I learned about the accidental German teacher/life coach Jaime Beck from this article in the German newspaper Der Tagesspiegel (in German). Jaime came to Germany from Colombia aged 14, with barely any German, and eventually became a hotel owner and business consultant. In 2015 he visited a shelter to make a donation at the start of the refugee crisis, where he was mistaken for a German teacher … and so he taught, even though he sometimes confuses the dative and accusative cases.
Broadcaster Deutsche Welle did a story on him in English, which can be seen here.
Jaime offers students mime, energy, and plenty of his time. This ranges from acquiring theatre tickets to helping them fill in applications, accompanying them to the job fair, and on one occasion driving a woman in labour to the hospital. While respecting their backgrounds and the terrible trauma many of the refugees have been through, he gets annoyed if a capable student is not doing their best inside or outside the classroom, and argues about topics such as sexism and LGBTQ rights.
I was deeply comforted by Jaime’s ability – despite minor grammatical errors – to motivate language beginners in quite desperate circumstances. He does not have to teach, let alone act as a lifeline for scores of people, and his energy is amazing and touching.
The desire to learn a language is the first hurdle – and not every 14 year old in French class gets over that hurdle. If you have chosen advanced Spanish in school or beginner German as an adult, you understand the appeal of languages, what they bring us and why they matter. How, though, do we keep it going?
Picture the long-haul. Accept that learning and refining a language can be a life-long (headache) journey.
Understand your reasons for learning.Needing a language for work or life can be motivating but also intimidating – learning out of interest has freedom in that sense, but does not give you a driving force. Work out how to push yourself or how to encourage yourself in both situations.
Use the native speakers in your life for their expertise and to remind yourself you can still chat with them!
Find other people who are learning the language so you can commiserate (see quote below).
Vary the tools you use, whether it’s reading and writing (books, newspapers, flashcards) or listening and speaking (film, TV, podcasts, apps, tandem partners, Meet Ups).
If possible, give yourself breaks – be it one day or a few.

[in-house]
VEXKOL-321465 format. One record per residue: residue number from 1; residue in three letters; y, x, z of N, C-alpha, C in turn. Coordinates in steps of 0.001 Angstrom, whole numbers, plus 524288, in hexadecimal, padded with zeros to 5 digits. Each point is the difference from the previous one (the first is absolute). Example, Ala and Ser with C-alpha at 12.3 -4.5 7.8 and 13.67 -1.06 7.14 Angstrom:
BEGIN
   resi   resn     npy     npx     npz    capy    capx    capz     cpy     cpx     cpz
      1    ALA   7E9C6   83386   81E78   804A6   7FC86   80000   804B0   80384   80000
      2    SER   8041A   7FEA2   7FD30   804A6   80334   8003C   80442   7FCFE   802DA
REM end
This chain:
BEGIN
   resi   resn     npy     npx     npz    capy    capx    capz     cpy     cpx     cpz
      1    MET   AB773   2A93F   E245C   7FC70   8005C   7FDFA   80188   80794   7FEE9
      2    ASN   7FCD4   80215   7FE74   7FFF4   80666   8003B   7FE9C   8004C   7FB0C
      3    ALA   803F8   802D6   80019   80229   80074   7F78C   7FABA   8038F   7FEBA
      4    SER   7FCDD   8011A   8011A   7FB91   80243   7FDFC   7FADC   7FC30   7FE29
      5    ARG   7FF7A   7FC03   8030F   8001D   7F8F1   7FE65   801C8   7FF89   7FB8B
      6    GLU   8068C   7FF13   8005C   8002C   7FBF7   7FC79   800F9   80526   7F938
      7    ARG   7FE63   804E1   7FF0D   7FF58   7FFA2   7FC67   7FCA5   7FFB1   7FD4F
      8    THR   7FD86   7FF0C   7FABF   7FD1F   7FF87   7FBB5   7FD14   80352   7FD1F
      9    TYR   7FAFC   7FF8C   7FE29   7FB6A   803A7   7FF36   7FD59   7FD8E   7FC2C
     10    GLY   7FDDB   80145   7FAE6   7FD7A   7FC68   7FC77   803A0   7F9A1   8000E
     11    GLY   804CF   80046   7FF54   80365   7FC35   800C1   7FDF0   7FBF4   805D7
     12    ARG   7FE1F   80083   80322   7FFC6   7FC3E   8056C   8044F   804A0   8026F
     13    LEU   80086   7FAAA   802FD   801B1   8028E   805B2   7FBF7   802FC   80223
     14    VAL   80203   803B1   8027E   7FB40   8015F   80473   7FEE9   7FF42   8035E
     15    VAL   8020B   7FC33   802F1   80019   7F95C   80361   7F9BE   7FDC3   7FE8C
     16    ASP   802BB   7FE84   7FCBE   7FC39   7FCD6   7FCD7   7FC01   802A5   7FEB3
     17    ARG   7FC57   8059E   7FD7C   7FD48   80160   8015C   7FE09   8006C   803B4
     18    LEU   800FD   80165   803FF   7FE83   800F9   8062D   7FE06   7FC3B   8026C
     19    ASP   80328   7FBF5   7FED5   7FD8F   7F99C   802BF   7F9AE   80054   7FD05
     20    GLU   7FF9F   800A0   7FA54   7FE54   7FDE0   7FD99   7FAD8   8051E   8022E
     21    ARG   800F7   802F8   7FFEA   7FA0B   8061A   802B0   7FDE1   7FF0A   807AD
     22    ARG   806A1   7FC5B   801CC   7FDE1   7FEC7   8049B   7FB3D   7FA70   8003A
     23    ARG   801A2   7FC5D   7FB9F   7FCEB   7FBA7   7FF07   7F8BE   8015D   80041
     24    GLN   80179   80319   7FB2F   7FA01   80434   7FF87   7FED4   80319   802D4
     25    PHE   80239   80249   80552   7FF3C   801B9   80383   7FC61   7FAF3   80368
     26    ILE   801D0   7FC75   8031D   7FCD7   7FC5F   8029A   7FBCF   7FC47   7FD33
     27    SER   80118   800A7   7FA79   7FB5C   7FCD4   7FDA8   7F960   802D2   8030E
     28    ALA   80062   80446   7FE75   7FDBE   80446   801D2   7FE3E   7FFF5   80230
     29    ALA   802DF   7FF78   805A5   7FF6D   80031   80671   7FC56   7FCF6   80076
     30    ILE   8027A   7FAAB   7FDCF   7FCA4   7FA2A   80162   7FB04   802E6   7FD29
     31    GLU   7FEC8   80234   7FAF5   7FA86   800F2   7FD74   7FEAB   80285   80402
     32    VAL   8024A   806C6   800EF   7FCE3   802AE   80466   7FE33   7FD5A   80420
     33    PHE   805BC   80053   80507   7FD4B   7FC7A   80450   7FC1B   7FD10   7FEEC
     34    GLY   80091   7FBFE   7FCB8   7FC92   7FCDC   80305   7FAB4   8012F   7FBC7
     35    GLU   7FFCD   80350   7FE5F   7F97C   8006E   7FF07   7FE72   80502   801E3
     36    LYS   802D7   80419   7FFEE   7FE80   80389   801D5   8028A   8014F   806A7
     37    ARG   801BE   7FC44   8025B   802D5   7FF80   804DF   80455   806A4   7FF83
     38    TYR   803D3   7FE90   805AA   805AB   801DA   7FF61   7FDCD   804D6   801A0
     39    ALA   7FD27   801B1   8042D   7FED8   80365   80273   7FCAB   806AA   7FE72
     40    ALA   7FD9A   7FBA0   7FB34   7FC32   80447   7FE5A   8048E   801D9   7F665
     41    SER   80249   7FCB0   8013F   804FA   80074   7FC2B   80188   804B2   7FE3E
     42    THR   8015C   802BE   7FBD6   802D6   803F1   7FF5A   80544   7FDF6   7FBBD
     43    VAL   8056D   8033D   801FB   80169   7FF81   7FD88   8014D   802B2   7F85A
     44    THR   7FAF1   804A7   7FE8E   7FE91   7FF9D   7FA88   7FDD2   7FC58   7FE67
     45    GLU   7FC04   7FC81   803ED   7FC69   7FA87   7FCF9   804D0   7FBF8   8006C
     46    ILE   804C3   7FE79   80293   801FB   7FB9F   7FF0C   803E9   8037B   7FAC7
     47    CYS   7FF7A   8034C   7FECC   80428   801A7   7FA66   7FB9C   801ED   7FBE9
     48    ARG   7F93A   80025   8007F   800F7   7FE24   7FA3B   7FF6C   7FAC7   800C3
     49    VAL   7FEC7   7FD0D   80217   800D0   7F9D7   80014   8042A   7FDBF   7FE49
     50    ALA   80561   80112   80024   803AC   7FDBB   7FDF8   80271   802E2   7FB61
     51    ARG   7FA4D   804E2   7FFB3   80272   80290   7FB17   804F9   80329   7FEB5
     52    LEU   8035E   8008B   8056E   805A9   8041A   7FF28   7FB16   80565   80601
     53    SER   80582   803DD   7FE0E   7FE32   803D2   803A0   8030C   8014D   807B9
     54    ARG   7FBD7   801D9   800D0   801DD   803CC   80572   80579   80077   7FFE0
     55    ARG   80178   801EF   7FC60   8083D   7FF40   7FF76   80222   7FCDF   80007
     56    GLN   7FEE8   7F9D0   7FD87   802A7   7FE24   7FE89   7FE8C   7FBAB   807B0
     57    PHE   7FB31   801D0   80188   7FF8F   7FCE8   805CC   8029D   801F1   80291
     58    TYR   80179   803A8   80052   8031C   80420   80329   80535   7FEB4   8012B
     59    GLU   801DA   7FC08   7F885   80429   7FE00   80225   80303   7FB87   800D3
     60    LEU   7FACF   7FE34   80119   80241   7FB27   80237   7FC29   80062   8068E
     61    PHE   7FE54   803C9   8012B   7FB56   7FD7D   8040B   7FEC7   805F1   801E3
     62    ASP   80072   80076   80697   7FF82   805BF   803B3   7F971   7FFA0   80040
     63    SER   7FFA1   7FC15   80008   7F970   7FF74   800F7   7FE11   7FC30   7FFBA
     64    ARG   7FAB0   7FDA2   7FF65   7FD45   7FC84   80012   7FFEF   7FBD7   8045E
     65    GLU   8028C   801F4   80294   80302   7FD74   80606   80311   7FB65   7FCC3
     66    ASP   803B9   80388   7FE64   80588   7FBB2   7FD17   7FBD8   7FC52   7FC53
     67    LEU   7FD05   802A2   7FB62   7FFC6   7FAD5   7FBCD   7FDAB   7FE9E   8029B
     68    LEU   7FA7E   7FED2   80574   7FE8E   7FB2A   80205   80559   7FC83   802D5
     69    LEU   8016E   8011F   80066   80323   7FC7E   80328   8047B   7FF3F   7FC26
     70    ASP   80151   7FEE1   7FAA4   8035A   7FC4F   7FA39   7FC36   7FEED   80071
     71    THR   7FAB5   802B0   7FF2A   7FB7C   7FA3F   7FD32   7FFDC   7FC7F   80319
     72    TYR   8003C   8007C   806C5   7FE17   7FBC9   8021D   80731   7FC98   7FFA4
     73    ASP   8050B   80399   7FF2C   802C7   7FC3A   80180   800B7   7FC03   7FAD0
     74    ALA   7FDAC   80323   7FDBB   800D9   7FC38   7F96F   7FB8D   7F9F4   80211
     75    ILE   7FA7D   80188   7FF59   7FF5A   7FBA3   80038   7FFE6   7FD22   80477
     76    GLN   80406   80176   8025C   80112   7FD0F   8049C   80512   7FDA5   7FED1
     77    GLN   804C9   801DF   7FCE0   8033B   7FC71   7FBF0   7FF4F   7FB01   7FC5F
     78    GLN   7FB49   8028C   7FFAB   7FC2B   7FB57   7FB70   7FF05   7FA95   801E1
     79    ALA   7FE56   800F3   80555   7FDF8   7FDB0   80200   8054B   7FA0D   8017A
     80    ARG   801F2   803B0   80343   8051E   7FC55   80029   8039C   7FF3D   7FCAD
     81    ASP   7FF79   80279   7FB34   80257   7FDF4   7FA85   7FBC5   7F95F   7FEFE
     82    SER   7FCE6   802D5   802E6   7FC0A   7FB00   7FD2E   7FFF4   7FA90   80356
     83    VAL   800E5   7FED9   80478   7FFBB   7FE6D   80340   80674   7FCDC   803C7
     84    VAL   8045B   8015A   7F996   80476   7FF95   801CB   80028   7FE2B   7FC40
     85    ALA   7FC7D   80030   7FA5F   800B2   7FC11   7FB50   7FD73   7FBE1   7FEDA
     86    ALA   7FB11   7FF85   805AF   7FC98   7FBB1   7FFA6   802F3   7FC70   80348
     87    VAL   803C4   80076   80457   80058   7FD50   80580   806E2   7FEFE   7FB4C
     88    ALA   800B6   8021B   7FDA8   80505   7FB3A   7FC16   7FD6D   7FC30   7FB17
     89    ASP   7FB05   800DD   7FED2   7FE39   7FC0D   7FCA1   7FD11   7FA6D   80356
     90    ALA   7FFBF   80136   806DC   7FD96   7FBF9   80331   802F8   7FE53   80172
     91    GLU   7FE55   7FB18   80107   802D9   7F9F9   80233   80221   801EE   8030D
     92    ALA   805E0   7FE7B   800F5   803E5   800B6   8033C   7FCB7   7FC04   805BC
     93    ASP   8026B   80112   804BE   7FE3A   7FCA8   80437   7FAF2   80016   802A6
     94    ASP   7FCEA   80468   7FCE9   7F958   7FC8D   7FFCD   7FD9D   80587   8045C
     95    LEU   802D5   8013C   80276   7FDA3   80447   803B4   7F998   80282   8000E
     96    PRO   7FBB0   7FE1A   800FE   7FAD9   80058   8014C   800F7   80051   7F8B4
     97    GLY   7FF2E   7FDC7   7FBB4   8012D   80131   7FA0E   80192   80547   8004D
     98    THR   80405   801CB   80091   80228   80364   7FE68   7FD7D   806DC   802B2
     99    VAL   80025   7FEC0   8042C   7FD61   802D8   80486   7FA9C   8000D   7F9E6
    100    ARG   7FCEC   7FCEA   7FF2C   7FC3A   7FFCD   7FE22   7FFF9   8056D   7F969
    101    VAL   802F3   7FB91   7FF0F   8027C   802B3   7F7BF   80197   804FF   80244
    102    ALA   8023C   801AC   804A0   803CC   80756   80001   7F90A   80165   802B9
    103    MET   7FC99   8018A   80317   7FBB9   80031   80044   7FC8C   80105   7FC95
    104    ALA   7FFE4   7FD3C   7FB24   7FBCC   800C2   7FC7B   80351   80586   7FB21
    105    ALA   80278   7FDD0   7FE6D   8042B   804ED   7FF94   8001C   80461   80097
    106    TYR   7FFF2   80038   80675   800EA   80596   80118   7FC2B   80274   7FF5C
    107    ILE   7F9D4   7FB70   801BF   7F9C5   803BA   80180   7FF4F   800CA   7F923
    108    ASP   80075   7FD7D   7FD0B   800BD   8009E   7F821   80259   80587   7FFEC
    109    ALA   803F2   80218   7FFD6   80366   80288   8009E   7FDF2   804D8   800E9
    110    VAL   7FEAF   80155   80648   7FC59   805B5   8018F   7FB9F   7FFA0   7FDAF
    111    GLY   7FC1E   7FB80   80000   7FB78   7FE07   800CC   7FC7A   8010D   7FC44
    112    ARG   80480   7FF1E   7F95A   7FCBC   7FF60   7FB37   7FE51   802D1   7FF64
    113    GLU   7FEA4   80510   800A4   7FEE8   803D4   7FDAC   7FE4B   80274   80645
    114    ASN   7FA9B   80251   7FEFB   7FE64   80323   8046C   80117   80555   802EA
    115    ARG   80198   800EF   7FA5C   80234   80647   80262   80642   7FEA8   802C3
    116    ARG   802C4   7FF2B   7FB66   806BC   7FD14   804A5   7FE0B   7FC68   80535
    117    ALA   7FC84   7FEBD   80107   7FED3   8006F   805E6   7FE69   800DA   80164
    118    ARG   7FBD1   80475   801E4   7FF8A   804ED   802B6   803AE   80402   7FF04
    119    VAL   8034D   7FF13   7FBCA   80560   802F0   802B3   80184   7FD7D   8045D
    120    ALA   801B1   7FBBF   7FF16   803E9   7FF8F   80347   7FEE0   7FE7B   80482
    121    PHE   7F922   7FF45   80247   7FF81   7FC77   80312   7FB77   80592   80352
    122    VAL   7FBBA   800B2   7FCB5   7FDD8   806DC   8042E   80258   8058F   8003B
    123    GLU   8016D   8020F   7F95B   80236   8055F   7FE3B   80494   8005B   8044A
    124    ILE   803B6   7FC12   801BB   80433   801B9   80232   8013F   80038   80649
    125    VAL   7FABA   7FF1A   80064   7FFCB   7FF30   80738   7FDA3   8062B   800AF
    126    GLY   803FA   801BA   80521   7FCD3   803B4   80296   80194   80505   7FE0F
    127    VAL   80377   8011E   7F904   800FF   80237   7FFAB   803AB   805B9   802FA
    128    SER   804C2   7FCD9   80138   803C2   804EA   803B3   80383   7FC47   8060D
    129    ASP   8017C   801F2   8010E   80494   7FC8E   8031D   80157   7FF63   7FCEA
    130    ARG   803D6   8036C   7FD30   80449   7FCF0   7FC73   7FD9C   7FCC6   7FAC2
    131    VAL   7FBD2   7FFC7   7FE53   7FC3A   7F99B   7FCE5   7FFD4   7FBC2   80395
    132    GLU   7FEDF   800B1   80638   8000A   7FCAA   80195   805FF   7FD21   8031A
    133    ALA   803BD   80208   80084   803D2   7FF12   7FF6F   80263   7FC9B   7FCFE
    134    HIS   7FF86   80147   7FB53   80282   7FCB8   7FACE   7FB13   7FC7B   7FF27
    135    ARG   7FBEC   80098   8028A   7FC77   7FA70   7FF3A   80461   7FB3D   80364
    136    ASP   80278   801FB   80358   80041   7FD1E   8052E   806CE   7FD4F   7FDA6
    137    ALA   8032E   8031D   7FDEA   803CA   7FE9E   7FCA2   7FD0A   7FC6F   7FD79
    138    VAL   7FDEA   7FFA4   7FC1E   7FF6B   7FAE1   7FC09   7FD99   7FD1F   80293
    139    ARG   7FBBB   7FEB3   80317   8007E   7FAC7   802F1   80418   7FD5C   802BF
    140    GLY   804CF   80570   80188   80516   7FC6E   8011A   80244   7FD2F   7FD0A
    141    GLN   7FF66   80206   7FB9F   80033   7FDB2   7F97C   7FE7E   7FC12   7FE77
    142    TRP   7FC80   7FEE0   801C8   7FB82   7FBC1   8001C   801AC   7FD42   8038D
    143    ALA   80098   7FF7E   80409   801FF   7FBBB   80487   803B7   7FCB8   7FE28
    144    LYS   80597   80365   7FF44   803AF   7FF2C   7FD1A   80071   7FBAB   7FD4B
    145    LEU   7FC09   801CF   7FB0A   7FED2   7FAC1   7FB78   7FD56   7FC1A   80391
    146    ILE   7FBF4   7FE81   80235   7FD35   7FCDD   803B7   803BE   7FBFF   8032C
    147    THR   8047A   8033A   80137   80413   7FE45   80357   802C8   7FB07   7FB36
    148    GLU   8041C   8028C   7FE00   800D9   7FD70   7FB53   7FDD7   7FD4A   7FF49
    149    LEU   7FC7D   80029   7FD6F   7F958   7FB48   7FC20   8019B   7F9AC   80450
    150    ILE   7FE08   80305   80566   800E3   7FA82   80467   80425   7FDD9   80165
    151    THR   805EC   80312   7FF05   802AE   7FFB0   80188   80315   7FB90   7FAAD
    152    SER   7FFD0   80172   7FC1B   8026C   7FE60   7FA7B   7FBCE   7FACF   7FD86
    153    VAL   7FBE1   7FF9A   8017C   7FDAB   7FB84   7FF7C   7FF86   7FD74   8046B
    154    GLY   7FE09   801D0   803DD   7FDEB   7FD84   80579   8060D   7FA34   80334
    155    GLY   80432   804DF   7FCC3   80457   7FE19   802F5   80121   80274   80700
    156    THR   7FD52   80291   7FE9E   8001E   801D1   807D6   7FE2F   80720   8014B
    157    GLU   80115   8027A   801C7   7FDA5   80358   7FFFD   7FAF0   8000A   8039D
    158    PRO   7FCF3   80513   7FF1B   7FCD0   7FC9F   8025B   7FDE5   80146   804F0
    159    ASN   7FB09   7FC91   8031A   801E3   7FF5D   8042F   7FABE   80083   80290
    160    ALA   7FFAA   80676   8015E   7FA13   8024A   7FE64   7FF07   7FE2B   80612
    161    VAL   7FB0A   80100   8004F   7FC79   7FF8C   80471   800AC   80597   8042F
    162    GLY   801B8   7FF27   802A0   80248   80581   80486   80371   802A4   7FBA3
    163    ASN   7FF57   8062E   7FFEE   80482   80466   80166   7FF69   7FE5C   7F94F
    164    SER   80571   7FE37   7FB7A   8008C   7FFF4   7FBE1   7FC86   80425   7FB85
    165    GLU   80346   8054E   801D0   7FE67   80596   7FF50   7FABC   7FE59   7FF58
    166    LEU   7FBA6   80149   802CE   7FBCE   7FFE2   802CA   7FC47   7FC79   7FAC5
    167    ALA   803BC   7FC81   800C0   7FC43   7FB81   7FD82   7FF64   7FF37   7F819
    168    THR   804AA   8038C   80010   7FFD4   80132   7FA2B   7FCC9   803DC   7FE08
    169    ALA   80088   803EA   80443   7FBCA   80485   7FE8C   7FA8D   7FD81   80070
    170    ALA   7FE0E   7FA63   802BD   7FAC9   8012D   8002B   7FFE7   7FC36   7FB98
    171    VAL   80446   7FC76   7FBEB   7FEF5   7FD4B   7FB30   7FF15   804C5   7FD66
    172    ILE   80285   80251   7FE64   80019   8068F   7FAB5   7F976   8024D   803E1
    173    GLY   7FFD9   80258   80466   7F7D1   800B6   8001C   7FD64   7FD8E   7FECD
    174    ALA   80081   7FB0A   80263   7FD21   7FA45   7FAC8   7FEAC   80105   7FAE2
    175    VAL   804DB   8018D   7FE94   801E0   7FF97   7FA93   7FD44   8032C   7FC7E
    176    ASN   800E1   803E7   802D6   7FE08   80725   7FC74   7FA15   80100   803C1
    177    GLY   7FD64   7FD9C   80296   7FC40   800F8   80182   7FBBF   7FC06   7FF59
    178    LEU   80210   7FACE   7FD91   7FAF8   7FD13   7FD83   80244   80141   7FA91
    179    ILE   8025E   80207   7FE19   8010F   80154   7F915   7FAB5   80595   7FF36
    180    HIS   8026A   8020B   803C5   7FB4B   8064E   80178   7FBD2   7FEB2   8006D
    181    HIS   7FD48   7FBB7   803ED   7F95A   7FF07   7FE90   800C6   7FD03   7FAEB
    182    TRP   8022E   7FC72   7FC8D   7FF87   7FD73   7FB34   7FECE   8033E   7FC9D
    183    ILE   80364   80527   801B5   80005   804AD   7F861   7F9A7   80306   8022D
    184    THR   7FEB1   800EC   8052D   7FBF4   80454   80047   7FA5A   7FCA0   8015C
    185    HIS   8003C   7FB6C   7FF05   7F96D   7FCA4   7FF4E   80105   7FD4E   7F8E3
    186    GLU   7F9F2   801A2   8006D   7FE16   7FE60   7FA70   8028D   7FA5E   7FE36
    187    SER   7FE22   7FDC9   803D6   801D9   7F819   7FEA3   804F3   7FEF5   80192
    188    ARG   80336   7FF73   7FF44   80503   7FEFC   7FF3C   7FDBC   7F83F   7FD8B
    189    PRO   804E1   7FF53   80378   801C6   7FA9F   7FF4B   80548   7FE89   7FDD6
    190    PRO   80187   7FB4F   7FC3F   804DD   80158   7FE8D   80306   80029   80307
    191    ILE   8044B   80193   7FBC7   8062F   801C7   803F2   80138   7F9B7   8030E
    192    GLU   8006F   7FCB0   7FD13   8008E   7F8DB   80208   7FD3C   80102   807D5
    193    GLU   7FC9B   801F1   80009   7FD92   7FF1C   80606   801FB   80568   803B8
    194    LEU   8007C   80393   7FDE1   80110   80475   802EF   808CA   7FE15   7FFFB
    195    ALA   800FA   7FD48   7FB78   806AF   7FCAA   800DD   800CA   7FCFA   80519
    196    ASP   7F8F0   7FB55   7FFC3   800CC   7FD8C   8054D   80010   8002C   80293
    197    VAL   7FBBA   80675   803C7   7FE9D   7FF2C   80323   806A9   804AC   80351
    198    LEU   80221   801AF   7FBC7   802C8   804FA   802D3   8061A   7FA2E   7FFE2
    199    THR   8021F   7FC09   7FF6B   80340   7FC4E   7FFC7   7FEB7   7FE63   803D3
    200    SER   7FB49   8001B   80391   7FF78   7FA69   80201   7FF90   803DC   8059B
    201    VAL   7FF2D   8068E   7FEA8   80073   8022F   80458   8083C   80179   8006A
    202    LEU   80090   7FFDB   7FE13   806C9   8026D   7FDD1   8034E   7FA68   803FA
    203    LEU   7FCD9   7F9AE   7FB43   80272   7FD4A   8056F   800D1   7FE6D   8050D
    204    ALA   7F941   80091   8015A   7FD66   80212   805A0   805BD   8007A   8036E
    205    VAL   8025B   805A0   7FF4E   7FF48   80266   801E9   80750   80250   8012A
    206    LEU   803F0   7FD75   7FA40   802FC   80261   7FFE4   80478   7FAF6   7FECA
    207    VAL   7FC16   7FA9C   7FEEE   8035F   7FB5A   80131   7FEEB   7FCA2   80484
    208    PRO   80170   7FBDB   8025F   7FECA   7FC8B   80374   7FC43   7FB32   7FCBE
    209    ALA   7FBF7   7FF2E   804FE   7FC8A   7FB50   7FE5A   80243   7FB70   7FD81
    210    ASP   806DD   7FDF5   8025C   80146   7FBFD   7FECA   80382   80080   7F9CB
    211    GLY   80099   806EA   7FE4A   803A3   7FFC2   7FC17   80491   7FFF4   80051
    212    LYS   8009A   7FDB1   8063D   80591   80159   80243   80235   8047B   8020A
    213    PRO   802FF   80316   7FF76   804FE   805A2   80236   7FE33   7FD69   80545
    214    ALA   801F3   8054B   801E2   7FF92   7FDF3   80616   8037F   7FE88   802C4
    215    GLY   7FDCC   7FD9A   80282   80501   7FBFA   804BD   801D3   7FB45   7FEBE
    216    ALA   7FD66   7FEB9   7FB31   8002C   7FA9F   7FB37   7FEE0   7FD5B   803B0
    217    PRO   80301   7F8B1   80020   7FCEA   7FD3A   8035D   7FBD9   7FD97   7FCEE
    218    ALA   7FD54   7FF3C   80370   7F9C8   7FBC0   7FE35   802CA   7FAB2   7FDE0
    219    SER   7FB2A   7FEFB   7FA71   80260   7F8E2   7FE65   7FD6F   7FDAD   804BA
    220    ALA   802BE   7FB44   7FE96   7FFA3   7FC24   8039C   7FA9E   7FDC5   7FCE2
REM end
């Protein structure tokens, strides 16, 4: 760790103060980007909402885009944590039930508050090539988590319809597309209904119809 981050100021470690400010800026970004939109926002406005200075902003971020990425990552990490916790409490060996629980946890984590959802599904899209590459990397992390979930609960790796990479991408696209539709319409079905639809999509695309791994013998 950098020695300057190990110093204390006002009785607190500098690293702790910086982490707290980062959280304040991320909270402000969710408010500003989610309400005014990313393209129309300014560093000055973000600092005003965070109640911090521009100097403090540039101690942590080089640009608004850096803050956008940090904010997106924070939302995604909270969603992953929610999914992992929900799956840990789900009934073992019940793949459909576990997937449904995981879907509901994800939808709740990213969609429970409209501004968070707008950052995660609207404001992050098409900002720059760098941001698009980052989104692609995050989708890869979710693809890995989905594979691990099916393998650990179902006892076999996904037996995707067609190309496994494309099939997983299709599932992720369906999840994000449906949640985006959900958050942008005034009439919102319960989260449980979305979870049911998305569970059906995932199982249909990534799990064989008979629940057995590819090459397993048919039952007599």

Immersion is valuable, but so is making the learning time count. You could watch an episode of Narcos, or spend 15 minutes making notes on a podcast or looking up words from a newspaper article.
Make use of professionals if you can, either in a classroom or through a tutor. They can correct you, explain well, and untangle the grammar. They can also praise progress when they see it!
Go back and reflect on the basics. If you have completed any beginner or intermediate levels, go and test yourself online and appreciate what you have mastered so far.
… [I] never knew before what eternity was made for. It is to give some of us a chance to learn German.
Mark Twain, “The Awful German Language” 1880
Why are you learning your language/s? How do you find your motivation?
Want to tell a friend they’re talking rubbish? Tell them “du spinnst”. It is related the English phrase “to spin a yarn”, but is more common and extremely colloquial – it basically means someone is “talking crazy”.
I like that it sounds whimsical in English, but vulgar in German. Don’t use it with strangers!
The previous post in this little series was a word from German history but this week I’m picking something from Austria:
This is Freud’s theory of psychoanalysis and a bloody hard word to pronounce. (Something like “puh-soo-show-anna-loser”, but quickly).
In researching these German words my starting point is my own knowledge of German history, which in school was focused on 1933-1945, and then later I became fascinated with the East German state.
Beyond Nazi history, Freud was included in my 2 years of school psychology – though don’t test me – and I think as teenagers we all found his theories a bit ridiculous but super interesting because of their drama and absolutism. He captured concepts in his work which are still part of our language now, such as defining the subconscious.
On a related note, there is a great fictionalised version of Freud in Robert Seethaler’s book Der Trafikant, about the elderly psychologist befriending a young man in 1938 Vienna. Short, charming and sad.